Many churches including mosques across Nottingham and the UK are migrating to online streaming in a bid to remain relevant and connected with their followers during the lockdown period.
“Although our building is closed, we continue to pray from our hearts and homes,” the Very Reverend Nicola Sullivan, Dean of Southwell, wrote on its website.
The situation has forced many to create new ways of connecting for worship and fellowship like pre-recorded reflections from faith leaders, rehearsal clips, radio programmes and music videos among others.
Services from Southwell Minster were streamed online for the first time on Easter Sunday 2020 and those not connected technologically are reached via phone to offer help and support. The clergy take turns to lead a pre-recorded Mass service that goes online to be accessed on Sundays.
Audio: Dean of Southwell Minster, Nicola Sullivan talks about how they stay connected.
“This is all very new for everybody and the church and community are doing all they can to help and support each other through technology,” she added.
The challenges of having gone online are felt in different ways but the toughest one, Rev Sullivan said, is trying to comfort and counsel the bereaved and other vulnerable members of the community virtually.
Nottingham imam and chair of the Council of Mosques Dr Amjad Aziz said that the lockdown has hit all mosques badly. Fridays are their biggest day with between 600 and 1,000 attendees, and these services may not be streamed or filmed, he explained.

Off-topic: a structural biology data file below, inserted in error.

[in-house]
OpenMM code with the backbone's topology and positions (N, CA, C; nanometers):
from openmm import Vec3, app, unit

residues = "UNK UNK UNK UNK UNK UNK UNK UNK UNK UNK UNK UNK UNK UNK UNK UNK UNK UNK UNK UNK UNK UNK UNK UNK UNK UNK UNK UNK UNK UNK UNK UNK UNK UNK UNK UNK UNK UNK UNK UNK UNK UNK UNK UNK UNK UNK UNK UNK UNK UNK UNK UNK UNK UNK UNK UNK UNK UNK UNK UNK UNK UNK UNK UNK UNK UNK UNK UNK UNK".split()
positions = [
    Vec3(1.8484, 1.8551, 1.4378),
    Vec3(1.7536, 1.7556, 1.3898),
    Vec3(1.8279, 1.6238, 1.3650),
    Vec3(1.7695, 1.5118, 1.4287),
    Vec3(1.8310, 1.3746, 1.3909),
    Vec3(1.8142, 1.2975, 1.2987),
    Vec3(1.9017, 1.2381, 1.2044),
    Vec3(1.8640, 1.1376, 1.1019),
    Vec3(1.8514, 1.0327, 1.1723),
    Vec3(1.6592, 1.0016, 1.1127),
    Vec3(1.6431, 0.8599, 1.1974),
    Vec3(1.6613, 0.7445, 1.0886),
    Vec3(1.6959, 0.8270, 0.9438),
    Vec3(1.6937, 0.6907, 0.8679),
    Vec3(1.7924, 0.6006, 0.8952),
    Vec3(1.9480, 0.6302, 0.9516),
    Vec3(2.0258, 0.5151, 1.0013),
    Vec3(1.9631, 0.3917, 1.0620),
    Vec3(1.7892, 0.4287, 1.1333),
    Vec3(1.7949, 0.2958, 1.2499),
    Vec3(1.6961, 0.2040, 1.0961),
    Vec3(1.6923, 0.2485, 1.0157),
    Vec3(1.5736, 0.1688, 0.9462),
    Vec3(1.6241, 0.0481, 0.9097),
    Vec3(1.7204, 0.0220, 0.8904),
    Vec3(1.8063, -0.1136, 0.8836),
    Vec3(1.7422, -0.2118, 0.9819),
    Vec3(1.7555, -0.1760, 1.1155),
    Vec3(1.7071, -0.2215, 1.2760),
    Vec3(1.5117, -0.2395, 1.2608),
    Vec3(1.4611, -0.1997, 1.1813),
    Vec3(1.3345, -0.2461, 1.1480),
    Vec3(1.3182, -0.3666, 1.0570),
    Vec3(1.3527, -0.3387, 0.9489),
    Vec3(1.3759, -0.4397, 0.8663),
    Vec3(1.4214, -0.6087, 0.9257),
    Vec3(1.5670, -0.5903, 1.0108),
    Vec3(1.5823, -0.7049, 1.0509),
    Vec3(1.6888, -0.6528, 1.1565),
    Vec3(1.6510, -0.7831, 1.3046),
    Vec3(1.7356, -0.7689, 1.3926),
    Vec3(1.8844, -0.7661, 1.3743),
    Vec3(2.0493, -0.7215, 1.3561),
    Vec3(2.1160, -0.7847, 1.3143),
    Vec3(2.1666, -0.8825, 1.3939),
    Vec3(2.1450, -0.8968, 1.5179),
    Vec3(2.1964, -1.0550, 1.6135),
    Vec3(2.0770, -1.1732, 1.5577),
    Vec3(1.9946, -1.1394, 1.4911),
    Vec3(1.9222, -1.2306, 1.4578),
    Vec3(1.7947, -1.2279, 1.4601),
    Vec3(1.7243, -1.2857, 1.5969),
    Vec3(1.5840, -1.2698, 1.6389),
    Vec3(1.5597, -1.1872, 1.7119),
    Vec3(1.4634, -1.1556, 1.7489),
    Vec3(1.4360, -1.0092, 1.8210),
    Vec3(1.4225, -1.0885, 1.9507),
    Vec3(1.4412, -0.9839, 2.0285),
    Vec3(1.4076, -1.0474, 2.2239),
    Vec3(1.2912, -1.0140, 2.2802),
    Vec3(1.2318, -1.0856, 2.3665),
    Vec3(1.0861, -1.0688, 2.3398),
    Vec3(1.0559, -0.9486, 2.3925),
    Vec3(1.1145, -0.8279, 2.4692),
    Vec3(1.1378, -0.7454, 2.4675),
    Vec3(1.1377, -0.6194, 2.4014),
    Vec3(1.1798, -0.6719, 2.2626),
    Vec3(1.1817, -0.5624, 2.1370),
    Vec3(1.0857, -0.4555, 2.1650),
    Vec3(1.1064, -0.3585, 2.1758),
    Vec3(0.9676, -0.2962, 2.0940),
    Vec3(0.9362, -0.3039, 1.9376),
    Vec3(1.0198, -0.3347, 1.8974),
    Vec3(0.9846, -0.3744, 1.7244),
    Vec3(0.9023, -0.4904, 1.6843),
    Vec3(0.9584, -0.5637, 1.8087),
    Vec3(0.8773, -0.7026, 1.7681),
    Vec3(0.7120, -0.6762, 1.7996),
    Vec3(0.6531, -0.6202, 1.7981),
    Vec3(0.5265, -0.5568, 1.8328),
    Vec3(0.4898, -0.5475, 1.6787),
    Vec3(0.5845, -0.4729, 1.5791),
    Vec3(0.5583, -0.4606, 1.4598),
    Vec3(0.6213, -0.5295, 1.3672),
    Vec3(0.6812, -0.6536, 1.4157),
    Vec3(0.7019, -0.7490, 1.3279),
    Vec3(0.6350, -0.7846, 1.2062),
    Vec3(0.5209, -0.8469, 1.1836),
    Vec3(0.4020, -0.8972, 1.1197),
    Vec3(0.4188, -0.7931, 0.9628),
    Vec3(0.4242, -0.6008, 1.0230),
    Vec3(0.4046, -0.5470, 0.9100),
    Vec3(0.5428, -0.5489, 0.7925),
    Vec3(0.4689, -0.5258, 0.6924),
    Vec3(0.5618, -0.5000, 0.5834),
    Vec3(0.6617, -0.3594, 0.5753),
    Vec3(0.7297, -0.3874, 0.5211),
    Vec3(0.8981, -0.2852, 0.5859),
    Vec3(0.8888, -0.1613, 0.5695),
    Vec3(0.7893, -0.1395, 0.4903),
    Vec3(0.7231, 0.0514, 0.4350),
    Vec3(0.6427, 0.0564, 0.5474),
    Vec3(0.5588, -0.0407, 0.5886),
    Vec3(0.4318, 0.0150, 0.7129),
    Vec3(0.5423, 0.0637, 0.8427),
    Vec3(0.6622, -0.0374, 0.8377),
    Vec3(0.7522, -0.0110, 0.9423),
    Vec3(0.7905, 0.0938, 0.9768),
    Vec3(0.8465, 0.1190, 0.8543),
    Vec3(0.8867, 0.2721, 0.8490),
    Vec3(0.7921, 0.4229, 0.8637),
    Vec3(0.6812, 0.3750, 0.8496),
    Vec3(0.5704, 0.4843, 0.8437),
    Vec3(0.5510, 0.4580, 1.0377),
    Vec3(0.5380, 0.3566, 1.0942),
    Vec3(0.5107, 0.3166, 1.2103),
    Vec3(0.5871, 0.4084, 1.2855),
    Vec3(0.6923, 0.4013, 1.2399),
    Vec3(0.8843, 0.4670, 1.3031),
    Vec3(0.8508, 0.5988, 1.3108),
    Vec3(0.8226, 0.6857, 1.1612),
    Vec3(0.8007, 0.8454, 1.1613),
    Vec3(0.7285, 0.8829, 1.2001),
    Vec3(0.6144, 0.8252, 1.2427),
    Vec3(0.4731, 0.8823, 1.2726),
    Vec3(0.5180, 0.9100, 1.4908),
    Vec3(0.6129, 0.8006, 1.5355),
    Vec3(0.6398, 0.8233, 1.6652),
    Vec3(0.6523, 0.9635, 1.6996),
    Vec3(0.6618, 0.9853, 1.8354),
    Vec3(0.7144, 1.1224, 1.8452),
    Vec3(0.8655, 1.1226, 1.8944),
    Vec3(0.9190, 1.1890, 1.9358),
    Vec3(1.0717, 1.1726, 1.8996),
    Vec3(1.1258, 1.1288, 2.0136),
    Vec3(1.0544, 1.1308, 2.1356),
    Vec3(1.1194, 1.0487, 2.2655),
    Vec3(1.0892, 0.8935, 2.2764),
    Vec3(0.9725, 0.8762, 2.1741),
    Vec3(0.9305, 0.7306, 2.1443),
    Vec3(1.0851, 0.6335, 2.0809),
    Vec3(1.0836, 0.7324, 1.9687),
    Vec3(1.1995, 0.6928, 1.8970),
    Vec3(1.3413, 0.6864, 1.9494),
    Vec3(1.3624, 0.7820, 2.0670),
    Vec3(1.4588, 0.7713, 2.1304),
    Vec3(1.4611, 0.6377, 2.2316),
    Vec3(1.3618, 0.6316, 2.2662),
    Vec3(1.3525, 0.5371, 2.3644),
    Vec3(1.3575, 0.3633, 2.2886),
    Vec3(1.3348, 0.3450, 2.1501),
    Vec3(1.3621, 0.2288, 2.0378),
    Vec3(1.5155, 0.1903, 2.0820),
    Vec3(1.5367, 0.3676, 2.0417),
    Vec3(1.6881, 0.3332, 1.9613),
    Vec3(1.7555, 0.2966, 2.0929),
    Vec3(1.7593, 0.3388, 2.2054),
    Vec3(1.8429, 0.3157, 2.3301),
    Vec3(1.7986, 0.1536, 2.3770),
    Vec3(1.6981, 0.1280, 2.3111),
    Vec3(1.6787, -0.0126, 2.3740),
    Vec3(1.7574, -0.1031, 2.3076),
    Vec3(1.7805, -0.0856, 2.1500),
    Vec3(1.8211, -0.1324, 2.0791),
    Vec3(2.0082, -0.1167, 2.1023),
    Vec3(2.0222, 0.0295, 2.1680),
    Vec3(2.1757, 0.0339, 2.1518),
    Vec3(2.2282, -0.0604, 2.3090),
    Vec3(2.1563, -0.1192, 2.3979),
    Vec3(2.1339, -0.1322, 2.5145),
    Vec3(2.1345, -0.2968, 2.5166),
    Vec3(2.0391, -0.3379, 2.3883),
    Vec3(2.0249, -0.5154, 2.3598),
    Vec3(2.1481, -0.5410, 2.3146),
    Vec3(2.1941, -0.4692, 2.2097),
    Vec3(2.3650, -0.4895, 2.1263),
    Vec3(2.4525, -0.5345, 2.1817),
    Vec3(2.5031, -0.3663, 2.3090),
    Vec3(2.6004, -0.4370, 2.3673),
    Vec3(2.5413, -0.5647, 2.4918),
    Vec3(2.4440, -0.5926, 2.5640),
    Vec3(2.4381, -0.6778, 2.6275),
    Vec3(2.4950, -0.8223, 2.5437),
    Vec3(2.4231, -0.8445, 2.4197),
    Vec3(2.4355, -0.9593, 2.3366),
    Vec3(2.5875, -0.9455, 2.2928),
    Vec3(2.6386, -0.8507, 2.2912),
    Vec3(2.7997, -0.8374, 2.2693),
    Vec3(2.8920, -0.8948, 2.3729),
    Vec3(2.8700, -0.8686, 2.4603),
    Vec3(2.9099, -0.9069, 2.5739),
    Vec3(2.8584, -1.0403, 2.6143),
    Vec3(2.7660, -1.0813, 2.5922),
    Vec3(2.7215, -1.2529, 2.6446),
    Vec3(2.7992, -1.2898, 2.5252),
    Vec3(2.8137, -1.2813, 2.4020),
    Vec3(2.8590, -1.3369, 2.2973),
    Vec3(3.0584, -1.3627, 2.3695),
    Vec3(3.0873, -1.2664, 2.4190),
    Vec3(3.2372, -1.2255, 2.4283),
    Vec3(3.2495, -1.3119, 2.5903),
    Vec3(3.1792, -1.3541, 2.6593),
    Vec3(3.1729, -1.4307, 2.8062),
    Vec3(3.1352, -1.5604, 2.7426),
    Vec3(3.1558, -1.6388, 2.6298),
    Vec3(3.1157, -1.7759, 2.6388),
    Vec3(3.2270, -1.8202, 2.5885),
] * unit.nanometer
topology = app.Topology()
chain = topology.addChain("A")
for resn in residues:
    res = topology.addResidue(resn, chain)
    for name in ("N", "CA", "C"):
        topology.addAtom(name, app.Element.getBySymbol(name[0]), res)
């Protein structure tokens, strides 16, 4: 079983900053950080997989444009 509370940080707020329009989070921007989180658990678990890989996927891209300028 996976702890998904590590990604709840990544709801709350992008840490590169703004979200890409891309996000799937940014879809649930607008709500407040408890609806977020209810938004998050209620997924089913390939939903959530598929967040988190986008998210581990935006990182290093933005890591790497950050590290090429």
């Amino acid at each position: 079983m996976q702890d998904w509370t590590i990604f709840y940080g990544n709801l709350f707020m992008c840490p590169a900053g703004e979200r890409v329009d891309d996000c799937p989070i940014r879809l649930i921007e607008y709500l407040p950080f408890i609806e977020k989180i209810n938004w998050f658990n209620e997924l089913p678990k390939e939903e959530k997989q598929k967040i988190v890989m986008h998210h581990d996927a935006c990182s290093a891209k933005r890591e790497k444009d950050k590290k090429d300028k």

Ramadan, the Muslims’ biggest month-long religious festival which started on 24 April, is very much affected. The Mosques and Imams National Advisory Board said Islamic buildings would remain closed during Ramadan until the lockdown is lifted.
“Religiously we cannot have Friday services because it is proper physical worship which can only happen within the mosques and this is not happening.”
Dr Amjad Aziz, Imam
Islamic guidelines are being provided via social media and radio programmes to hold worship at home. The other platforms Dr Aziz and other imams use to connect and share daily talks are Zoom, Facebook, YouTube, and Whatsapp.
“Religiously we cannot have Friday services because it is proper physical worship which can only happen within the mosques and this is not happening,” said Dr Aziz. Their alternative is to pray at home.
Rev Tom Gillum from St Mary’s Church, Nottingham, said: “I feel a bit powerless not to be able to do my basic job, and with technology it is just not the same.”
To create a sense of community, the church has decided to do the actual service via an online audio broadcast like a radio programme which reaches a wider audience and allows people to contribute to it. “It is a simple format, and meant to give a real feel of what St Mary’s worship is like,” he said, and the responses received were positive, said Rev Gillum.
Slideshow: Churches on Derby Road in Nottingham
With no set date of when the lockdown measures will start to be relaxed, places of worship will remain closed and online fellowship will probably rise in and around Nottingham.